When a bank is hit by a brutal heist, all evidence points to the owner and his high-powered clients. But as a group of FBI agents dig deeper into the case - and the deadly heists continue - it becomes clear that a larger conspiracy is at play.
Steven C. Miller
Kent Taggart's family, with their cattle stampeded, are killed by those who started it. In a fair gunfight, he kills the man's son responsible for it all and when he runs, a warrant is issued and a price put on his head.
During the 1850s, crooked lumber syndicate man Beauvais tries to take over the local mill while Sequin, the sensual owner of a gambling riverboat, tries to control the heart of Mississippi lumberjack Dan Corrigan.
In 1875, in Arizona Territory, rancher John Rutherford plans to forcibly evict all squatters from his lands. The rancher welcomes his son Roy who has just returned home from England. He also hires a group of mercenaries to assist him in evicting squatters from his property. These hired goons and cutthroats are paid 500 dollars each. Their foreman is Hook who owes his nickname to the hook that replaced his missing right hand. Rutherford has also brought along his bookkeeper, Mr. Avery, to pay the men. During the Civil War, Mr. Avery avoided the draft, due to his bad health but he proudly wears a Confederate officer's uniform. On Rutherford's lands there is one remaining unfriendly squatter, Corey Everett, who stubbornly refuses to leave. His shack is at the deep end of a boxed canyon. Corey Everett has transformed his shack into a reinforced fortress. He dug a water well near his shack and this can help him outlast any siege, since there is no other source of water for 200 miles around... Written by
The Marauders is directed by Gerald Mayer and adapted to screenplay by Earl Fenton and Jack Leonard from the novel written by Alan Marcus. It stars Dan Duryea, Jeff Richards, Keenan Wynn, Jarma Lewis, John Hudson and Harry Shannon. Music is by Paul Sawtell and Eastman Color cinematography is by Harold Marzorati.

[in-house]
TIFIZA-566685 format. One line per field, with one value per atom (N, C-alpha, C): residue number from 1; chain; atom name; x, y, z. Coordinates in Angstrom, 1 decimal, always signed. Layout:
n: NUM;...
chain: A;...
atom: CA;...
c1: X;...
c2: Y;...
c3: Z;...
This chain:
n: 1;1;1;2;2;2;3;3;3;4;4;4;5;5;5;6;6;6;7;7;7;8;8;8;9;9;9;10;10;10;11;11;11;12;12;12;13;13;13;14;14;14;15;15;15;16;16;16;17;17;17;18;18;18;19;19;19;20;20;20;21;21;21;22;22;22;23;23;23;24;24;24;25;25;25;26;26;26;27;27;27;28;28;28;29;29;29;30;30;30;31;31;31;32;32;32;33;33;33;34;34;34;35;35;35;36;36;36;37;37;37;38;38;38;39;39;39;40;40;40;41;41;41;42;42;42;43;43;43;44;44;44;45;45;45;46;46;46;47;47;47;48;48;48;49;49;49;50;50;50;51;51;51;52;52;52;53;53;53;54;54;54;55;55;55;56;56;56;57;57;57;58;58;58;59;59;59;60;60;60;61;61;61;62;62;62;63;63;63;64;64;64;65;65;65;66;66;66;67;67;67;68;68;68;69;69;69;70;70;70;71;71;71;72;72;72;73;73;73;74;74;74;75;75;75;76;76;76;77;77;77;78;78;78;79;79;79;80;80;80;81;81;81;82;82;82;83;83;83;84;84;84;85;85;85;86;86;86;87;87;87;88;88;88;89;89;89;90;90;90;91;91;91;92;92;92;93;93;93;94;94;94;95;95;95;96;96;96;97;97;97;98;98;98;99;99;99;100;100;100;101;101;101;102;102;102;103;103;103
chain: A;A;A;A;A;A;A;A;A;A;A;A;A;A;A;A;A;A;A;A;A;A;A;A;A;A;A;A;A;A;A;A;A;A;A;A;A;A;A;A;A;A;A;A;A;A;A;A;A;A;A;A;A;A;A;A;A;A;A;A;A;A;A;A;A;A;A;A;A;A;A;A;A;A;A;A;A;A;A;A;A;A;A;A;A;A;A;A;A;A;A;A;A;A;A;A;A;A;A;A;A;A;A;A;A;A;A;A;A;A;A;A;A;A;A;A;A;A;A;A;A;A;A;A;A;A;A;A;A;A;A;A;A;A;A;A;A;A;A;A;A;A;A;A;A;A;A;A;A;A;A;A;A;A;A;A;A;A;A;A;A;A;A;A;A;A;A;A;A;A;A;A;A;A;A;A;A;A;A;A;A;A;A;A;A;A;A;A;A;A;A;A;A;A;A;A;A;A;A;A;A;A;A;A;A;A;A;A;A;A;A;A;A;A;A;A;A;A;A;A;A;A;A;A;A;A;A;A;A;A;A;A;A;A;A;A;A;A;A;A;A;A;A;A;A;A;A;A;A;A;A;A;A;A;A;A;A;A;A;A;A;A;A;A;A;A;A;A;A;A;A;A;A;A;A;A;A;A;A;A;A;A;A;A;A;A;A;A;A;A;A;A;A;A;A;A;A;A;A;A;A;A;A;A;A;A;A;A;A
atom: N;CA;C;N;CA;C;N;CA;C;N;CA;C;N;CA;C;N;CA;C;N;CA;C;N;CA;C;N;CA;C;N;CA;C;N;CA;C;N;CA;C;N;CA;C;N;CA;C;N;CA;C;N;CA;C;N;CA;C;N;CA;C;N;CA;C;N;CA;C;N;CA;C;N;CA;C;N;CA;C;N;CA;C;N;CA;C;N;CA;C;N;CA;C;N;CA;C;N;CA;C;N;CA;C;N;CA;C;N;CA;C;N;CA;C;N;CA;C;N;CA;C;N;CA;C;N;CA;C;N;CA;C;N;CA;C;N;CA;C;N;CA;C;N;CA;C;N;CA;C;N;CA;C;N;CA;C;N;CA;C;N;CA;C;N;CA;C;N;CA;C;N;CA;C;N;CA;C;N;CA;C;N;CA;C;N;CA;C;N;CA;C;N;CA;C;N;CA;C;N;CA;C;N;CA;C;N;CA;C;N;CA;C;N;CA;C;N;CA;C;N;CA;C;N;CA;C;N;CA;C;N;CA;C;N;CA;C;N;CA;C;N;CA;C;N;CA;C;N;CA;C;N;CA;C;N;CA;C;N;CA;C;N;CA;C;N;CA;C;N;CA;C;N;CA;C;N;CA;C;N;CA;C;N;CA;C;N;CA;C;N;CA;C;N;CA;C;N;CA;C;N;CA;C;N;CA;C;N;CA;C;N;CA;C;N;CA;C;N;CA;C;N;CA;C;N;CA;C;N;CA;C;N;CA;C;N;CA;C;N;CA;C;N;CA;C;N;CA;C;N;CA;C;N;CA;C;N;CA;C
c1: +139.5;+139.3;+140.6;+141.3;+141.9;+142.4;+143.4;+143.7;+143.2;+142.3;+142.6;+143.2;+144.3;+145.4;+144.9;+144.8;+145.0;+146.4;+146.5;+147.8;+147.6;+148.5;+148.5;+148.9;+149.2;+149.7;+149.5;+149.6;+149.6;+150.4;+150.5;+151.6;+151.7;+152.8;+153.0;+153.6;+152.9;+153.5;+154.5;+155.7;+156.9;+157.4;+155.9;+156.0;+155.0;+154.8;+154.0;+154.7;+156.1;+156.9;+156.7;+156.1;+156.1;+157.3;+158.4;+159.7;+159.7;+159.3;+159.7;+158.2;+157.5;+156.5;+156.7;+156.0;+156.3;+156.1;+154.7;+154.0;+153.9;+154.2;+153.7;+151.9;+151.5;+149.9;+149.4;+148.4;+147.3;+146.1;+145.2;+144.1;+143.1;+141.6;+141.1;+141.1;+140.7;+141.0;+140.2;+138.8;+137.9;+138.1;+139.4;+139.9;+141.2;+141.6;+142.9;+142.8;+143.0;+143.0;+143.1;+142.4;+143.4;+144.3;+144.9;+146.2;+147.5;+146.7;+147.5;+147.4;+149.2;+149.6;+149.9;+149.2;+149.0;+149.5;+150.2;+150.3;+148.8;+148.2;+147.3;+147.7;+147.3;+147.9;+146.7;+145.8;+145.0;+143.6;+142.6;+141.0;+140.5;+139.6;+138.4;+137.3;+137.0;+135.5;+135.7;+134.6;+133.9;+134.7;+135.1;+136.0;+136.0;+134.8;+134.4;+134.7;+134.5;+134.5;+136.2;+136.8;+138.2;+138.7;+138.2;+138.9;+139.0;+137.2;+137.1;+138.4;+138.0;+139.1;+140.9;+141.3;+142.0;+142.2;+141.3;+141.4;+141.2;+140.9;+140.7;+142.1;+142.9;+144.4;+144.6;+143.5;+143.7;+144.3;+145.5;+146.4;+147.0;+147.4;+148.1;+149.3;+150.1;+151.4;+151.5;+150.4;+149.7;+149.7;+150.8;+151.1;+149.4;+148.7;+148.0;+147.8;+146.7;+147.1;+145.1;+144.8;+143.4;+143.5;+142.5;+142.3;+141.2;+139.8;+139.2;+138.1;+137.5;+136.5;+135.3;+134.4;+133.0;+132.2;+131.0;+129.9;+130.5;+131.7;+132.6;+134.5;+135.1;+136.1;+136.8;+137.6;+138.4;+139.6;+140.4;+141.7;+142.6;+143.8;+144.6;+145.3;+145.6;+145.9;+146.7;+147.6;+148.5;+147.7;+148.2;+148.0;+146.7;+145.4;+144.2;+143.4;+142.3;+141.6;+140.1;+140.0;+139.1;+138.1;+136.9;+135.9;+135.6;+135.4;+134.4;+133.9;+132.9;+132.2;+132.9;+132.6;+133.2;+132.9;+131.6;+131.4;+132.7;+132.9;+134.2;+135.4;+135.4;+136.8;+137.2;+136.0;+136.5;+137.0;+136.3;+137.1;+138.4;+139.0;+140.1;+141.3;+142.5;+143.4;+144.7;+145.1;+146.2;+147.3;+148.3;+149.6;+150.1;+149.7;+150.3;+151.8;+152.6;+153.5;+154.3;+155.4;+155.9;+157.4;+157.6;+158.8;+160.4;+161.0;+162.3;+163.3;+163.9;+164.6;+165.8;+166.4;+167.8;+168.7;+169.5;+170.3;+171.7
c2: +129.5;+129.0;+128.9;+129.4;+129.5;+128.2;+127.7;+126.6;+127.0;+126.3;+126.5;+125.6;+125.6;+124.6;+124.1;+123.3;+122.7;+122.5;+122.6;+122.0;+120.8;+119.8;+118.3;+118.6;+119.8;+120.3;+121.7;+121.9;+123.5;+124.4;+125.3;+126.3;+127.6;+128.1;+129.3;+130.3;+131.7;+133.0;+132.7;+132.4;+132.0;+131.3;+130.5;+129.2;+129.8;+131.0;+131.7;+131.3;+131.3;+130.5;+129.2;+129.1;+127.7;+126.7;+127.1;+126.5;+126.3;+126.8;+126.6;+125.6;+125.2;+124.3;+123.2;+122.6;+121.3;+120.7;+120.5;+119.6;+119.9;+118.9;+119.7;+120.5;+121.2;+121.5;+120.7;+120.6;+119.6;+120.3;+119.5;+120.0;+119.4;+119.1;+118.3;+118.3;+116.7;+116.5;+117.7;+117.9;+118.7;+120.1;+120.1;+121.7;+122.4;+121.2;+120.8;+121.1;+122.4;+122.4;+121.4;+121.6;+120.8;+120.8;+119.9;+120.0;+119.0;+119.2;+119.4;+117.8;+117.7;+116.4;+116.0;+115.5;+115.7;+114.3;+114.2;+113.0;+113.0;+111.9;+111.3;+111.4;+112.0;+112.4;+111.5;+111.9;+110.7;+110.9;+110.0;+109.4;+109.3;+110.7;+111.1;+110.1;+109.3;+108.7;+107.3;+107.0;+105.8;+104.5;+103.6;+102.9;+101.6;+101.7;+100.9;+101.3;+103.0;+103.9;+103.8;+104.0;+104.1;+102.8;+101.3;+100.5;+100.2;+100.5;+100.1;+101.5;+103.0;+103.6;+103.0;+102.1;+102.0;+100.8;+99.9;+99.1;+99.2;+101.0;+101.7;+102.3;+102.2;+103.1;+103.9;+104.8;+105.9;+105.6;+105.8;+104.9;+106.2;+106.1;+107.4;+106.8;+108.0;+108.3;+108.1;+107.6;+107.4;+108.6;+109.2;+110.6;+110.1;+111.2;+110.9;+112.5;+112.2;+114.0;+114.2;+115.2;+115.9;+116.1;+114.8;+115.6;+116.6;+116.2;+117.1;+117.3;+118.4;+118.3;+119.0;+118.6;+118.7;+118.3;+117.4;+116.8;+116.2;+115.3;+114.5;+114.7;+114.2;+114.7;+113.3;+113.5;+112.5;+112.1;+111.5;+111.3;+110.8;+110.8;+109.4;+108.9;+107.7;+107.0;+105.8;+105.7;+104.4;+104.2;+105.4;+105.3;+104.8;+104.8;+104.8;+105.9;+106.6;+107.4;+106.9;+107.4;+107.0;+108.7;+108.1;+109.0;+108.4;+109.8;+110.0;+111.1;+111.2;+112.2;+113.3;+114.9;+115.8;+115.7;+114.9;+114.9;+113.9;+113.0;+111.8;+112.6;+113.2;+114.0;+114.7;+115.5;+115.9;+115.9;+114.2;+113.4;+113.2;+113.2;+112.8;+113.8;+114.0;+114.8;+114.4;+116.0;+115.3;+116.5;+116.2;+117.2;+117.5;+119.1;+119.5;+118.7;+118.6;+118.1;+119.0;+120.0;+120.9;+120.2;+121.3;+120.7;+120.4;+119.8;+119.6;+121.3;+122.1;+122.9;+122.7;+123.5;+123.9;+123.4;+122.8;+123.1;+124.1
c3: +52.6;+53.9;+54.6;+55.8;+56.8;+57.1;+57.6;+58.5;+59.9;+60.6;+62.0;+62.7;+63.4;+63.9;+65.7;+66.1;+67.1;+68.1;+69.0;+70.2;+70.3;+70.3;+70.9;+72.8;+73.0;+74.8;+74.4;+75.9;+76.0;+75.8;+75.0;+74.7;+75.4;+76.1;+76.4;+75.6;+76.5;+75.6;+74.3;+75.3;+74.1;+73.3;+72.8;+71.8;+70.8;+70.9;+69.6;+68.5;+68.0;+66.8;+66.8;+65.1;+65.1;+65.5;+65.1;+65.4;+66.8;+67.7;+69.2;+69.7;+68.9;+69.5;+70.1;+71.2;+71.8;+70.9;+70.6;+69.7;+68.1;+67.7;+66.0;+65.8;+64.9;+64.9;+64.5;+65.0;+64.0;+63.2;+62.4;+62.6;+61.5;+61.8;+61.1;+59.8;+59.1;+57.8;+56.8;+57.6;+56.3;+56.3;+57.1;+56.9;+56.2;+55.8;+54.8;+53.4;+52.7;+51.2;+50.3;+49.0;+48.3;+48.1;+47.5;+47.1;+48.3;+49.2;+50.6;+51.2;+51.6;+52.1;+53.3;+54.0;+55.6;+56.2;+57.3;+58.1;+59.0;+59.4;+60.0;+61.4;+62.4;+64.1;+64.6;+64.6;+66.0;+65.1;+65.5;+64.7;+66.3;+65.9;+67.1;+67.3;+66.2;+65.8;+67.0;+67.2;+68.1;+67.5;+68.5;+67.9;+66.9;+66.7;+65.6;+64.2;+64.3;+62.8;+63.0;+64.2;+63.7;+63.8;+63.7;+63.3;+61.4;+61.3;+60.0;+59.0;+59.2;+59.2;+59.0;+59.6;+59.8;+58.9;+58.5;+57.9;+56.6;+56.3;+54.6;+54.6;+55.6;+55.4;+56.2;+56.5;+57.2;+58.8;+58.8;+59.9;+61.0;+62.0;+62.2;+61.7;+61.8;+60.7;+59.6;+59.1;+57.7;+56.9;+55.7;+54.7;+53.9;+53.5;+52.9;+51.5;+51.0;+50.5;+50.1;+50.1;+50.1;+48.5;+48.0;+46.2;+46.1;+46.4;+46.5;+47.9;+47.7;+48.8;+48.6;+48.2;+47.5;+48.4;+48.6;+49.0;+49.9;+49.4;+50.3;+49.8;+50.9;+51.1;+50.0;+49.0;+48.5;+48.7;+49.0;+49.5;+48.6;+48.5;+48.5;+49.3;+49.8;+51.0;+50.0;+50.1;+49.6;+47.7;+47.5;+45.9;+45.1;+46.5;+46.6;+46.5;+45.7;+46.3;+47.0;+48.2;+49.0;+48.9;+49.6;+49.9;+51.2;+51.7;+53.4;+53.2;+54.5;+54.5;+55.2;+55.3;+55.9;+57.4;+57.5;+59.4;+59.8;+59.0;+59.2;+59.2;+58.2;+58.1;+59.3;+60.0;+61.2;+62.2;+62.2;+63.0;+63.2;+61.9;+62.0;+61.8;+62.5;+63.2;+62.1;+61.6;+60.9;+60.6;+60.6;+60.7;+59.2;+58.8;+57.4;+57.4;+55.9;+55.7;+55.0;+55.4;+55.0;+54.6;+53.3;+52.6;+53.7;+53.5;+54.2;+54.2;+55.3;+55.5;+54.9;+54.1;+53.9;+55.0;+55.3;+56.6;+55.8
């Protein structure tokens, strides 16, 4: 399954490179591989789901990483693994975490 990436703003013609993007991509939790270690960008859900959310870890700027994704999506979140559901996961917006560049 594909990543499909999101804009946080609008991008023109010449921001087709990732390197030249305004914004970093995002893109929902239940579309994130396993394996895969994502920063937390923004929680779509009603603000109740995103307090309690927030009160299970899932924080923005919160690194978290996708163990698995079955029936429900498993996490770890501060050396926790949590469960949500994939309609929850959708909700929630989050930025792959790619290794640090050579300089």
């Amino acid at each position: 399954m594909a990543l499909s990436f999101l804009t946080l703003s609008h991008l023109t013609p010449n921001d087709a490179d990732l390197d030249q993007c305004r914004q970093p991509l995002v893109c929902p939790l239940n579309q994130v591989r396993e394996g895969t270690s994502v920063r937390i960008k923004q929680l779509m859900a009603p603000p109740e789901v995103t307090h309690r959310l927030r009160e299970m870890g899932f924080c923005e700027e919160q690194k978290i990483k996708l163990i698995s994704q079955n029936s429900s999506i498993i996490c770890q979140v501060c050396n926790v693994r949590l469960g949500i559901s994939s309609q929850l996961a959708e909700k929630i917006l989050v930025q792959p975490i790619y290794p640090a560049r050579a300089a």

Arizona Territory, 1875 and Richards plays Corey Everett, a rancher who fights back when a greedy land baron rounds up a group of ragamuffins to extract him from the property.
There's obviously not a lot of production value on show and some of the acting is eyebrow raising for the wrong reasons, yet this is an entertaining romp of a Western.
The siege set up is made interesting by the location, which is a small ranch with a water well backed up against a mountain, and the fact that it will ultimately be one man, one woman and one child against a whole gang. As the gang come to be led by Duryea's clearly unhinged Avery, they find Everett a most resourceful foe. With cunning tactics of war, including the manufacture of a grenade launcher, there's a fascinating battle between brains and brawn.
Extra bite comes from the respective character dynamics at work in the two camps. In the Everett ranch a turn of events offers up a neat twist that scores high for dramatic impact, while in the Avery camp his General Bastardo/Napolean Complex has the men under his charge thirsting for his blood. There is very much more than one battle being staged here, more so as water becomes the integral commodity of proceedings.
Sawtell provides a dramatic musical score and the Mecca, California locale is well used by Mayer and Marzorati for claustrophobic and sweaty peril purpose. Characterisations are colourful, especially Duryea on overdrive villainy and Wynn as the hook handed second in command who finds himself caught between loyalty and fear. It's classic B Western stuff and firmly of interest to fans of such productions. 7.5/10
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